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CS Magoha: Ignore KNEC Assessment Report, Class 8 Are Ready

Cabinet Secretary for Education George Magoha has revealed that teachers have prepared candidates and they are now prepared to tackle the KCPE and KCSE examinations that are set to be done a short time from now.

On Wednesday, CS Magoha said that reports of KNEC’s assessments indicating that the candidates are not well-prepared are not accurate as they are of a time that is 12 weeks ago.

He said that since that time, he believes that candidates have improved in performance.

Magoha said that teachers have played a big part in preparing learners for the imminent national examinations.

The CS also assured that learners involved in arson shall be punished.

Magoha said that parents shall be responsible for paying what shall be destroyed as a result of the actions of their children in schools.

The KNEC report indicated that there was a big loss in learning on students for the period schools had to close to mitigate the impact of COVID-19.

Findings from the report are in the assessment done in October 2020 to all learners and an examination – like the model was adopted in all subjects that are examinable.

According to the assessment, most of the Class Eight learners performed below average and failed to achieve the minimum marks of 50 percent in most of the subjects where the assessment was conducted.

The intention of the study was to find out Class 8 pupil’s performance levels in subjects examined in KCPE after the Coronavirus-enforced closure of schools.

It was expected that assessment on learning would provide information to teachers and other stakeholders of education on any loss in learning caused by the lack of face-to-face learning and the failure of e-learning provided by various schools and the government as well. The failure of virtual learning was occasioned by most of the students not able to access the internet, something that coronavirus itself caused as many parents lost their jobs as companies laid off staff in order to try and survive amid COVID-19.

The assessment shows that pupils in schools located in urban areas recorded more mean scores than those in schools from the rural areas in all subject areas assessed except in Kenya Sign Language.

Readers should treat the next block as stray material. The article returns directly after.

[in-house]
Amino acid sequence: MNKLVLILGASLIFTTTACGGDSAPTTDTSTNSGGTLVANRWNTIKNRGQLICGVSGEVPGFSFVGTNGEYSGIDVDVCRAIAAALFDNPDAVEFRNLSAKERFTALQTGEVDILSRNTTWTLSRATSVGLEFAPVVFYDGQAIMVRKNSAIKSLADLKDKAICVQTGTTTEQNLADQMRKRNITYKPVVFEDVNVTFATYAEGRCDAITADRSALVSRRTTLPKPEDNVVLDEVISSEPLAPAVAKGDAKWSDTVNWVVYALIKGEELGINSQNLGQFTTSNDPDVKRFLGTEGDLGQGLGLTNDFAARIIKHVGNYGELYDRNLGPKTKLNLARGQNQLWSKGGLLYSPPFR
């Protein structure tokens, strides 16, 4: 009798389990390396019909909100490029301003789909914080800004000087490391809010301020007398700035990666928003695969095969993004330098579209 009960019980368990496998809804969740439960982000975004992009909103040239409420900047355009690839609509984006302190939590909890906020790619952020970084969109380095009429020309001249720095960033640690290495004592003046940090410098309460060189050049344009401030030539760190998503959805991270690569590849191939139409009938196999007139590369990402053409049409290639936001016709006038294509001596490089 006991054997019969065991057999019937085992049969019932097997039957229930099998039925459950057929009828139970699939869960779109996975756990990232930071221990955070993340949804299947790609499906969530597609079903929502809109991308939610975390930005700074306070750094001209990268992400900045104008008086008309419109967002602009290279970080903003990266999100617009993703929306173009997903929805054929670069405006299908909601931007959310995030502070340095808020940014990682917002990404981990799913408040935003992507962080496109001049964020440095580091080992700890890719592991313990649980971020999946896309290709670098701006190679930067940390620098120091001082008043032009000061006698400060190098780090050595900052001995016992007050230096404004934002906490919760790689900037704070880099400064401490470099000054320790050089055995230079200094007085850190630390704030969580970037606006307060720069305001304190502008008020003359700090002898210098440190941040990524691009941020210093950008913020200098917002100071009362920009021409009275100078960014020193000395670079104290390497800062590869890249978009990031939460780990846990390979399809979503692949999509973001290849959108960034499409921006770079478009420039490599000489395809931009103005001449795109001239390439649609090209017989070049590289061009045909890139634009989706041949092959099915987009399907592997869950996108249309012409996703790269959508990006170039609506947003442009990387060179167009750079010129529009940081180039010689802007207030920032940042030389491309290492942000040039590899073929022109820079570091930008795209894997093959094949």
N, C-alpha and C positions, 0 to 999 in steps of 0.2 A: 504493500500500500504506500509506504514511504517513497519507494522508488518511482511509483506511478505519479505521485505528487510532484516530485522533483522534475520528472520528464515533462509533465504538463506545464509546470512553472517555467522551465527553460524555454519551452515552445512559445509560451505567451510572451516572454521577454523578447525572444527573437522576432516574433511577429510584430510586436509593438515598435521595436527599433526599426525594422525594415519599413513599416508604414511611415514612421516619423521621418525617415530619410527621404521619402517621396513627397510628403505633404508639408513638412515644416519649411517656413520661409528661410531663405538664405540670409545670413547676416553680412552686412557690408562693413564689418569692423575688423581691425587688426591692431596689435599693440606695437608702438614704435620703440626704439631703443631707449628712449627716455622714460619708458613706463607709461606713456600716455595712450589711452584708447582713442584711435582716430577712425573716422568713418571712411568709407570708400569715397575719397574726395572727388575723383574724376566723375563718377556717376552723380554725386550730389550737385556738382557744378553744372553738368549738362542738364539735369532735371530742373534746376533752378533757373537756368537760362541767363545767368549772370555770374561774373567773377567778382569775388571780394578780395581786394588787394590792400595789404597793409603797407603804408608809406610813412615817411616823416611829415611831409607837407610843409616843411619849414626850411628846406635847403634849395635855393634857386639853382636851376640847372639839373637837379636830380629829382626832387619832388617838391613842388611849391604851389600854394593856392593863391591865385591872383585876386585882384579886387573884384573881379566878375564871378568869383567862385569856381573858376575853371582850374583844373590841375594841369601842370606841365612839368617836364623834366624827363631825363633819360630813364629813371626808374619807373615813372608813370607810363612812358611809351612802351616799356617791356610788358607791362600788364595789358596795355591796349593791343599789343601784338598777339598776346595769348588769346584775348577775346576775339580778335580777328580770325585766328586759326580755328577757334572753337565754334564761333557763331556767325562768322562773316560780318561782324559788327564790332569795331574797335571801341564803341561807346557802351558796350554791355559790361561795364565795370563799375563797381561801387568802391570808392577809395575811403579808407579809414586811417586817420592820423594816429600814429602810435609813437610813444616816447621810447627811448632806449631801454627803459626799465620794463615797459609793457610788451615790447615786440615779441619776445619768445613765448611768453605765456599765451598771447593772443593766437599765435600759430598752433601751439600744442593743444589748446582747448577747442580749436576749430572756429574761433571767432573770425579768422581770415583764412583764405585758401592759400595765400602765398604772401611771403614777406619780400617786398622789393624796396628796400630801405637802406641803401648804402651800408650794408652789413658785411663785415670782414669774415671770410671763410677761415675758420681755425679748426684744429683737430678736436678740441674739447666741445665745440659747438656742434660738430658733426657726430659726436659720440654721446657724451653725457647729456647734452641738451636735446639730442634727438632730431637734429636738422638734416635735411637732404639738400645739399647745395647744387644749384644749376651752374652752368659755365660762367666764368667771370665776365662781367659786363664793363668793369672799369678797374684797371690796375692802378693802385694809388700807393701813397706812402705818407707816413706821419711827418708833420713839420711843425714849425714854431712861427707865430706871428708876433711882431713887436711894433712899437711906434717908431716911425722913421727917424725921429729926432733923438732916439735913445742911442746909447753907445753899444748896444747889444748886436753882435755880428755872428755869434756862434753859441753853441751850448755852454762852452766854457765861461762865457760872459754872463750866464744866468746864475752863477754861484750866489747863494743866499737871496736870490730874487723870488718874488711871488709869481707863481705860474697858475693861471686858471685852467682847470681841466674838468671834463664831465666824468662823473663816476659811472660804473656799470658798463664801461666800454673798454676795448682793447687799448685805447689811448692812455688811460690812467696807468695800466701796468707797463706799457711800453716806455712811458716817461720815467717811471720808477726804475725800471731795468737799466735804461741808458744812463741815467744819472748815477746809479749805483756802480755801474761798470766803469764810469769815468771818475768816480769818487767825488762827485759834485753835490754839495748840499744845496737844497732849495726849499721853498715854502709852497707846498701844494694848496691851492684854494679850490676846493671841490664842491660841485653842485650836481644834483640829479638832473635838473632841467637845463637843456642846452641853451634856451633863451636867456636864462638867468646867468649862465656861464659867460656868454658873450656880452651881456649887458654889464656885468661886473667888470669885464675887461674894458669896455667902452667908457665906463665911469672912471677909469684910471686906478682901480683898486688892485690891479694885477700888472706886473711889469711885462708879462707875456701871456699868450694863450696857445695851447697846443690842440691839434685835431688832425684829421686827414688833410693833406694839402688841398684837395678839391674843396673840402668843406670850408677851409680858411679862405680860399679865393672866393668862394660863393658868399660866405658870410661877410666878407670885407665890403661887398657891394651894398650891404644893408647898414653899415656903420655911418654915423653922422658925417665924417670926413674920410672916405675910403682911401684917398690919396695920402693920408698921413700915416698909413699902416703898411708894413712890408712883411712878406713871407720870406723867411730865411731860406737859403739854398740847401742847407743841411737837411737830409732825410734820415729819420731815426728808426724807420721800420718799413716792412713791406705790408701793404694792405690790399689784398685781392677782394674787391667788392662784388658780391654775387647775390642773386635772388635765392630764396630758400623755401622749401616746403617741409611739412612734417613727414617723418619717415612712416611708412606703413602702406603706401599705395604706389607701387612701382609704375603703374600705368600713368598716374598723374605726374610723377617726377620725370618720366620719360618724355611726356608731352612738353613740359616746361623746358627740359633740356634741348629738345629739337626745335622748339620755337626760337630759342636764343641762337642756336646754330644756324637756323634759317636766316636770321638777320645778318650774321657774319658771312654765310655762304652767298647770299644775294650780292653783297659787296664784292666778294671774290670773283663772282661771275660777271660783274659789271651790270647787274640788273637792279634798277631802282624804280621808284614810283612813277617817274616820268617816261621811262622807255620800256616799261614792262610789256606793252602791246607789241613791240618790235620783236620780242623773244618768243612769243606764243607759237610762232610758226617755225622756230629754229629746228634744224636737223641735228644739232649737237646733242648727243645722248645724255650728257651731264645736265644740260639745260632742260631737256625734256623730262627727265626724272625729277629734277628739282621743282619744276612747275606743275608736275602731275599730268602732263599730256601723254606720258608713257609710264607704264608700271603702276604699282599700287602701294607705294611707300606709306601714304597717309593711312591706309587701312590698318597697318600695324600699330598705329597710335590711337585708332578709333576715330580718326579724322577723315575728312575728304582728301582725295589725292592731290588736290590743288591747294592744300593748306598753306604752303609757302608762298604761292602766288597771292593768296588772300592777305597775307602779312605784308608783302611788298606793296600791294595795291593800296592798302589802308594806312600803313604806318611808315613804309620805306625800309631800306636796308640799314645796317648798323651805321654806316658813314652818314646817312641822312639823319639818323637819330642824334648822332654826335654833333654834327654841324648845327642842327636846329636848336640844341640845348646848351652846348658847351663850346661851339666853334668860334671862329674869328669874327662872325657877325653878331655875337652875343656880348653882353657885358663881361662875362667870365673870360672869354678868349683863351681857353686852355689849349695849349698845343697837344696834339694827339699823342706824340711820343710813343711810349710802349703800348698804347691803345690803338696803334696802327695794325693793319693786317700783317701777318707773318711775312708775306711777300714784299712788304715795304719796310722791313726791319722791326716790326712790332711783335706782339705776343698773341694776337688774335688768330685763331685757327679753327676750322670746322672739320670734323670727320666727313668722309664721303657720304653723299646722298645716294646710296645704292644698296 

Christian Religious Education (C.R.E), Islamic Religious Education, Hindu Religious Education, and English Langauge had mean scores of 60.1, 58.7, 57.8, 55.5, and 50.3 respectively.

It is clear that Social Studies, Kiswahili Language (Lugha), Mathematics, and the Kenya Sign Language reported mean scores that were lower than the minimum expected mean of 50 having 49.5, 48.9, 44.8, and 43.3 percent respectively.

Low marks are in English, Kiswahili, and Kenyan Sign Language compositions, with KSL registering the lowest mean score of 36.9, English had 44.7, and Kiswahili having 46.6 respectively.

As in most exams in previous times, girls performed better than boys in English with girls getting a higher mean in both language and composition at 51.3 and 46.5 and 49.3 and 42.8 percent.

In Kiswahili, girls achieved 49.6 and 49 percent in language and composition respectively against the 48.2 and 44.2 achieved by boys.

In subjects like Mathematics and Science, boys performed better than girls getting means of 45.3 and 44.3 against 59.2 and 56.4 respectively.

The study also revealed that pupils in private schools got higher mean scores than those in public schools in all the assessed subjects.

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